- Collective feedback about the EVE-Dust 514 link

- Collective feedback about the Unified Inventory and persisting issues that need resolution

- Hans Jagerblitzen has been regularly playtesting and providing feedback regarding the Dust 514 beta, you can add him as a contact (under the name "Heinrich Jagerblitzen") if you are also in the beta and would like to invite him to your squad!

Notable Blog Posts

Response-to-response-on-pos-redesign, by Two Step

Notable Public Forum Activity

- Self-destruct timer changes

- Iterations to ship fitting including ammo and rigs

- Just about everything surrounding the Faction Warfare updates

- Re-nameable POS structures

- Logistics frigates in Winter expansion (we begged CCP not to bother with "sniper-frigates")

- Technetium regulation through new Alchemy reactions

- Release of many remaining NEX store clothing items at greatly reduced pricing

- Rollback of Incursion changes in order to improve Vanguard sites

- Removal of outdated Ethnic Relations skill, replacement with Diplomatic Relations

.....and many more to come!

Wednesday, August 1, 2012

CSM 7 Summer Update

Summertime - The Sandbox is a bit emptier than usual.
Yep, it's been a while.

So to make this more efficent, I will just do some blunt Q&A this morning to get the big communication ball rolling again.

What's the CSM been up to since the Summit?

The main focus of work has been getting the official minutes done and approved. There has been the normal day to day interaction with CCP but, in all honesty (and every EVE veteran will understand this), it's summer. I can tell you as both a former employee and a long time player that CCP's offices are a ghost town in June and July. The Icelandic summers are beautiful and about the only time of the year when the forecast is not 'Grey and Rainy'. If you look back at EVE historically, not much gets done in game either. EVE is an indoor ~sport~ and the real people that play it sometimes actually go outside during the summer months so things tend to die down.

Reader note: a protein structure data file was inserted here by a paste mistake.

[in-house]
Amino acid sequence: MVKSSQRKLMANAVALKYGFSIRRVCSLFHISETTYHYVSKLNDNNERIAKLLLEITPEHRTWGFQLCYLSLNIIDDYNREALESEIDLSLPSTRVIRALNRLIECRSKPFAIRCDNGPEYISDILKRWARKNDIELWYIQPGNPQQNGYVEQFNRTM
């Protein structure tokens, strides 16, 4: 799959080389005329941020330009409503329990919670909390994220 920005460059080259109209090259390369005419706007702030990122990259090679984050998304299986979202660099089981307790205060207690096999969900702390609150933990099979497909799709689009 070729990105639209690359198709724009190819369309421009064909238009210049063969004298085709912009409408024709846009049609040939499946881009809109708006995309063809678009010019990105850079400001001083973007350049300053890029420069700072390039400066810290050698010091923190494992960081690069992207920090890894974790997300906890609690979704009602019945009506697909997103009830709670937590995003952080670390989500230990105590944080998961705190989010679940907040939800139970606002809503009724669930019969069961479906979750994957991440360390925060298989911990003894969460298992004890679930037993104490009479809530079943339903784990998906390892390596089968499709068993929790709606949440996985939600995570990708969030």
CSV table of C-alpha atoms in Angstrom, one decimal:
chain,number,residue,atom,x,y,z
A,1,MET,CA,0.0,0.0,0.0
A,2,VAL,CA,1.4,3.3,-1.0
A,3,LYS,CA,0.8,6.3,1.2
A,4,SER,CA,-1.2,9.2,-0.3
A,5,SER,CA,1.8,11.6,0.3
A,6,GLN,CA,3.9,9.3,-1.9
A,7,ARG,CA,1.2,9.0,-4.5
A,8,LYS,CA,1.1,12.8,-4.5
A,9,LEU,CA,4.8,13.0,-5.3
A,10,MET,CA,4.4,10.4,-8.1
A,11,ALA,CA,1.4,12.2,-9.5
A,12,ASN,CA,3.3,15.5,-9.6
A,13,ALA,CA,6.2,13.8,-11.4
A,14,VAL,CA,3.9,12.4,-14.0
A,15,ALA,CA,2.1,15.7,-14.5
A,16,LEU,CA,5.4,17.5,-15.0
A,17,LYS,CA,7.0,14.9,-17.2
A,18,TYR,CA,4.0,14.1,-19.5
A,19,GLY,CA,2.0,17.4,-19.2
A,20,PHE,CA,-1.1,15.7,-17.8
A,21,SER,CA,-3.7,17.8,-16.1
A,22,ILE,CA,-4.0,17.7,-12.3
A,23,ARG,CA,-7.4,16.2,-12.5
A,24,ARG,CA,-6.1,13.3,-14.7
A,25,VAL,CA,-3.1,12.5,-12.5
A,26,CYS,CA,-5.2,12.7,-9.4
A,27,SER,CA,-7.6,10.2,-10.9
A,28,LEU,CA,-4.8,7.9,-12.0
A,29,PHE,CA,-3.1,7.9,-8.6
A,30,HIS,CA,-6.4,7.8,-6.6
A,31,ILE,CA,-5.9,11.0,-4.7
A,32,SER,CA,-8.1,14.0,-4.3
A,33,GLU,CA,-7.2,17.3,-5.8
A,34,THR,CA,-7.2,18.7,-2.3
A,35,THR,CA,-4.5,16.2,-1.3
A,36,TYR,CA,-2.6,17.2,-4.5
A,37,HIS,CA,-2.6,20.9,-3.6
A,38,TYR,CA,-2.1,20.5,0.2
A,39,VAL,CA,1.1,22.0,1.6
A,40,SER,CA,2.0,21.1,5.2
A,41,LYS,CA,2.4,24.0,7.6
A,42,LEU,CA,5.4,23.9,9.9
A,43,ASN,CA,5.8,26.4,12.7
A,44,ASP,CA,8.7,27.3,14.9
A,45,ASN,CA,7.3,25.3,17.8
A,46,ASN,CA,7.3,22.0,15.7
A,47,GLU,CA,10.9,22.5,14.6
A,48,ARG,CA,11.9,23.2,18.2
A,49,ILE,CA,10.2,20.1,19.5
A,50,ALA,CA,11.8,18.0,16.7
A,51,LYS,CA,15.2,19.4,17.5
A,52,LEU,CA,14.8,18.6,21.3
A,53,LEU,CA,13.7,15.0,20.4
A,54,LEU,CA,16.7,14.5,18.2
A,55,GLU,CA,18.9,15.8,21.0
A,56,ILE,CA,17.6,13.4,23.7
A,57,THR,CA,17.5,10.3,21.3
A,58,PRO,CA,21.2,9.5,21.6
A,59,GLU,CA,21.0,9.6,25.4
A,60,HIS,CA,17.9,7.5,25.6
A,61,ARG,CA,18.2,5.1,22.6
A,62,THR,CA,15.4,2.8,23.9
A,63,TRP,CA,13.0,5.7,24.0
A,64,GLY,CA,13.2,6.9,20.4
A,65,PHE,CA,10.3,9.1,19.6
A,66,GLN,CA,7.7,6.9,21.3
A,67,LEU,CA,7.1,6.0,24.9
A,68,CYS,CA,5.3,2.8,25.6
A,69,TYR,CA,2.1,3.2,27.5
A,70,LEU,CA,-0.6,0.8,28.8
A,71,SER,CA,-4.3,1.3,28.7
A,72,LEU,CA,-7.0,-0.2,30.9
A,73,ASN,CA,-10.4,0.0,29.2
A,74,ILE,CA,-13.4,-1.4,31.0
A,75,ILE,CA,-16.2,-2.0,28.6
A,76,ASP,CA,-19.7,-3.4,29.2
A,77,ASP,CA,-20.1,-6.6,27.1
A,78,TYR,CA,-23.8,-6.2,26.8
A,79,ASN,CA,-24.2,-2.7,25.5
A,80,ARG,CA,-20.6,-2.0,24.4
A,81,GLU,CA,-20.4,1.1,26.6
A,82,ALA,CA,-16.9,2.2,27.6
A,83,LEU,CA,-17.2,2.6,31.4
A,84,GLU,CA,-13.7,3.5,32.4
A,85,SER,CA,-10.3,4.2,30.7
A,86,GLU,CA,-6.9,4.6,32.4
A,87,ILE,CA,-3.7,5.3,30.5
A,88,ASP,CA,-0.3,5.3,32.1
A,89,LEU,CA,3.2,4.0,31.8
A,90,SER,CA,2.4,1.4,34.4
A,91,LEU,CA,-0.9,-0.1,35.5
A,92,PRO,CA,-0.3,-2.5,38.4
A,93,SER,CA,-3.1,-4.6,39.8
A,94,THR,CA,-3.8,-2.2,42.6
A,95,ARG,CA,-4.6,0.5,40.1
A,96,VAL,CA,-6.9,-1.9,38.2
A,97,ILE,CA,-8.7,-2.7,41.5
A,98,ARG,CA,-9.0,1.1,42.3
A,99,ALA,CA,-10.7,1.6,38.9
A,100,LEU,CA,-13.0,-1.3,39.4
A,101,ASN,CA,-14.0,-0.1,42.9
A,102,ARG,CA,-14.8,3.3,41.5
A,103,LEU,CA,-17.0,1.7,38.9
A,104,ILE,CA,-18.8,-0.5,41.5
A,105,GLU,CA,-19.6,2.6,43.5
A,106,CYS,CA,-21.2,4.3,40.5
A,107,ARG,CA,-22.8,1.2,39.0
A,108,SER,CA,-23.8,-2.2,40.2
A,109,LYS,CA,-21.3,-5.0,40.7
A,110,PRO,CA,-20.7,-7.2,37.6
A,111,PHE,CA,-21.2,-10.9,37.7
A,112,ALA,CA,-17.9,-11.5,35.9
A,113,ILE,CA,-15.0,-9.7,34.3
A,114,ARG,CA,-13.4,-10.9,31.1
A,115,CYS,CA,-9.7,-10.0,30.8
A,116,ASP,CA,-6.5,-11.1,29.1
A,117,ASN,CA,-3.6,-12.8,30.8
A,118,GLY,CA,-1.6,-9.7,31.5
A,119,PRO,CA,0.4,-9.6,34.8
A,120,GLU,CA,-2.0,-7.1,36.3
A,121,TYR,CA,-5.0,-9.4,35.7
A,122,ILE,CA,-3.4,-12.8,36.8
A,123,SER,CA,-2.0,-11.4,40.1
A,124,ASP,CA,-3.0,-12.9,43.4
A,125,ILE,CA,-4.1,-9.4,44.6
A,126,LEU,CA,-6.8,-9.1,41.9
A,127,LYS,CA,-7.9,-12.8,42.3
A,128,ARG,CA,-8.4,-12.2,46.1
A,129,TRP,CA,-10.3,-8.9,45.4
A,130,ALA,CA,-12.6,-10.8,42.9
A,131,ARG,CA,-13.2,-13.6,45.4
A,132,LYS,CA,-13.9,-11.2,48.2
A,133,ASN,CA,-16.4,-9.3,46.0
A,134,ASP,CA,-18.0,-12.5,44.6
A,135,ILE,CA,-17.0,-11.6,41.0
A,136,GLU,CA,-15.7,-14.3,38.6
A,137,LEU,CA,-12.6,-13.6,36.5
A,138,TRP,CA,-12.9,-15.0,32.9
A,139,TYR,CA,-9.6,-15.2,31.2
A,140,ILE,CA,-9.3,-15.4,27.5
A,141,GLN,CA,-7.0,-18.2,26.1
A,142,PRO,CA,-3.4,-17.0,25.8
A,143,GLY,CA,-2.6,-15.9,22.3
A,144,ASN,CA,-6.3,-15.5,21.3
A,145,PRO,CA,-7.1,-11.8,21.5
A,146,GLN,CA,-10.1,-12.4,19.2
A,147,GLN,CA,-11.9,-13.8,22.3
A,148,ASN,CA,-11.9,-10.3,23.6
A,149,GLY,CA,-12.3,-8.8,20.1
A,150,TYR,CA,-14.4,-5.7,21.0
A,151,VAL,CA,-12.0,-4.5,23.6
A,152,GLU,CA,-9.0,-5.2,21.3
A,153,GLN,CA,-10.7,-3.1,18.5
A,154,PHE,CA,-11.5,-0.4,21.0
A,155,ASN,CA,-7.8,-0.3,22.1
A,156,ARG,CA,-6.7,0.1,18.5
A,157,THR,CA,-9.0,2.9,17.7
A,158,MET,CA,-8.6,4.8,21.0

All of that aside, work on the minutes has continued. Delays have happened primarily due to the above - lots of different people on vacation or being unavailable due to other commitments. The Alliance Tournament is yet another major culprit in this - any dev that was involved with AT:X was pretty much buried by it until after the finals. When you consider how much work guys like CCP Soundwave and CCP Sreegs put into the Tournament, you can see why the areas of the minutes that affect them took a bit longer for final approval.

A very good overall summary of the past few weeks is here: CLICK ME

My fellow delegate, and the CSM 7 Vice Secretary, Hans Jagerblitzen does a great job of outlining some of the stuff going on 'behind the scenes'. I am going to encourage him to push out more updates like this. Have a read of that before continuing.

CSM 7 doesn't seem as 'visible' as CSM 6

There has been some rumblings about how this CSM isn't being as loud or prominent as the last couple. Well, first I'd like to share another quote from Hans:
"I am quite fine with being damned to obscurity if it means a year without a crisis bigger than the unified inventory. :) I'd rather have the game in good shape first and foremost."
CSM 5 had to deal with a whole host of problems, primarily stemming from CCP being both vague and uncooperative in several areas when it came to transparency and understanding player's desires. This pattern exploded full force in CSM 6's collective face when we had to deal with everything from the Fearless newsletter to all of the 'Summer of Rage' fallout from Incarna. No Monocle-gate for CSM 7, sorry!!